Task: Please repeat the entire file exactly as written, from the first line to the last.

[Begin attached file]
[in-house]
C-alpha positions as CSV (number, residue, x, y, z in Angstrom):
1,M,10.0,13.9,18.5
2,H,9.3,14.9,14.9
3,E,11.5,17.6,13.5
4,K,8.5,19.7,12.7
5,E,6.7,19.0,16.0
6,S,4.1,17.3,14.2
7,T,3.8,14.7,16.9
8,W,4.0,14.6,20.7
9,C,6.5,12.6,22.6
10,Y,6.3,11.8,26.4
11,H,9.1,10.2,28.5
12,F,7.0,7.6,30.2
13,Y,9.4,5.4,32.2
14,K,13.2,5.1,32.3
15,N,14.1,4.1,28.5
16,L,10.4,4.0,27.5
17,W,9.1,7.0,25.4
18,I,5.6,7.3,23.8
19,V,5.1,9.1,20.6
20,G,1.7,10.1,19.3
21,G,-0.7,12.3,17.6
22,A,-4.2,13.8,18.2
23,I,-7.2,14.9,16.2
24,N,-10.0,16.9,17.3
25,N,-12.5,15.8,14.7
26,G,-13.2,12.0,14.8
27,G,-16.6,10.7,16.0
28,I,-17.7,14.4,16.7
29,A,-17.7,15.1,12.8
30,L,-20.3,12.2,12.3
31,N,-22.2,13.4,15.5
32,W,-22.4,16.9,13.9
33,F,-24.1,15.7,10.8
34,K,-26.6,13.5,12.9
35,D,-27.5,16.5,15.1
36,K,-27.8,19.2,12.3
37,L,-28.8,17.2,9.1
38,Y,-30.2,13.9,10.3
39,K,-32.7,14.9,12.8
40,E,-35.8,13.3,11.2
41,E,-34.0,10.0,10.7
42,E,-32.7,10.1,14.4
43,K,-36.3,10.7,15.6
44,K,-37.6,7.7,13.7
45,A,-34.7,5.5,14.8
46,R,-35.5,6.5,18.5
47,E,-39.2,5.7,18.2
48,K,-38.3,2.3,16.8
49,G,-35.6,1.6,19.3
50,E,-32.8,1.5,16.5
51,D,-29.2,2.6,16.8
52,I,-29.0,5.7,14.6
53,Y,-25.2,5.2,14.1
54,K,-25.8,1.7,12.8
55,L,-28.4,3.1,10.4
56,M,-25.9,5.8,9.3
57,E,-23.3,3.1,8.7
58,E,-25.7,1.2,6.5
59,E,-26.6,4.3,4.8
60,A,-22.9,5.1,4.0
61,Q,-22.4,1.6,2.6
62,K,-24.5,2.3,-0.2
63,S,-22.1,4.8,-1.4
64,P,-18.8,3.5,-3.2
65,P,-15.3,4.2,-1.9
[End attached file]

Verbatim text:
[in-house]
C-alpha positions as CSV (number, residue, x, y, z in Angstrom):
1,M,10.0,13.9,18.5
2,H,9.3,14.9,14.9
3,E,11.5,17.6,13.5
4,K,8.5,19.7,12.7
5,E,6.7,19.0,16.0
6,S,4.1,17.3,14.2
7,T,3.8,14.7,16.9
8,W,4.0,14.6,20.7
9,C,6.5,12.6,22.6
10,Y,6.3,11.8,26.4
11,H,9.1,10.2,28.5
12,F,7.0,7.6,30.2
13,Y,9.4,5.4,32.2
14,K,13.2,5.1,32.3
15,N,14.1,4.1,28.5
16,L,10.4,4.0,27.5
17,W,9.1,7.0,25.4
18,I,5.6,7.3,23.8
19,V,5.1,9.1,20.6
20,G,1.7,10.1,19.3
21,G,-0.7,12.3,17.6
22,A,-4.2,13.8,18.2
23,I,-7.2,14.9,16.2
24,N,-10.0,16.9,17.3
25,N,-12.5,15.8,14.7
26,G,-13.2,12.0,14.8
27,G,-16.6,10.7,16.0
28,I,-17.7,14.4,16.7
29,A,-17.7,15.1,12.8
30,L,-20.3,12.2,12.3
31,N,-22.2,13.4,15.5
32,W,-22.4,16.9,13.9
33,F,-24.1,15.7,10.8
34,K,-26.6,13.5,12.9
35,D,-27.5,16.5,15.1
36,K,-27.8,19.2,12.3
37,L,-28.8,17.2,9.1
38,Y,-30.2,13.9,10.3
39,K,-32.7,14.9,12.8
40,E,-35.8,13.3,11.2
41,E,-34.0,10.0,10.7
42,E,-32.7,10.1,14.4
43,K,-36.3,10.7,15.6
44,K,-37.6,7.7,13.7
45,A,-34.7,5.5,14.8
46,R,-35.5,6.5,18.5
47,E,-39.2,5.7,18.2
48,K,-38.3,2.3,16.8
49,G,-35.6,1.6,19.3
50,E,-32.8,1.5,16.5
51,D,-29.2,2.6,16.8
52,I,-29.0,5.7,14.6
53,Y,-25.2,5.2,14.1
54,K,-25.8,1.7,12.8
55,L,-28.4,3.1,10.4
56,M,-25.9,5.8,9.3
57,E,-23.3,3.1,8.7
58,E,-25.7,1.2,6.5
59,E,-26.6,4.3,4.8
60,A,-22.9,5.1,4.0
61,Q,-22.4,1.6,2.6
62,K,-24.5,2.3,-0.2
63,S,-22.1,4.8,-1.4
64,P,-18.8,3.5,-3.2
65,P,-15.3,4.2,-1.9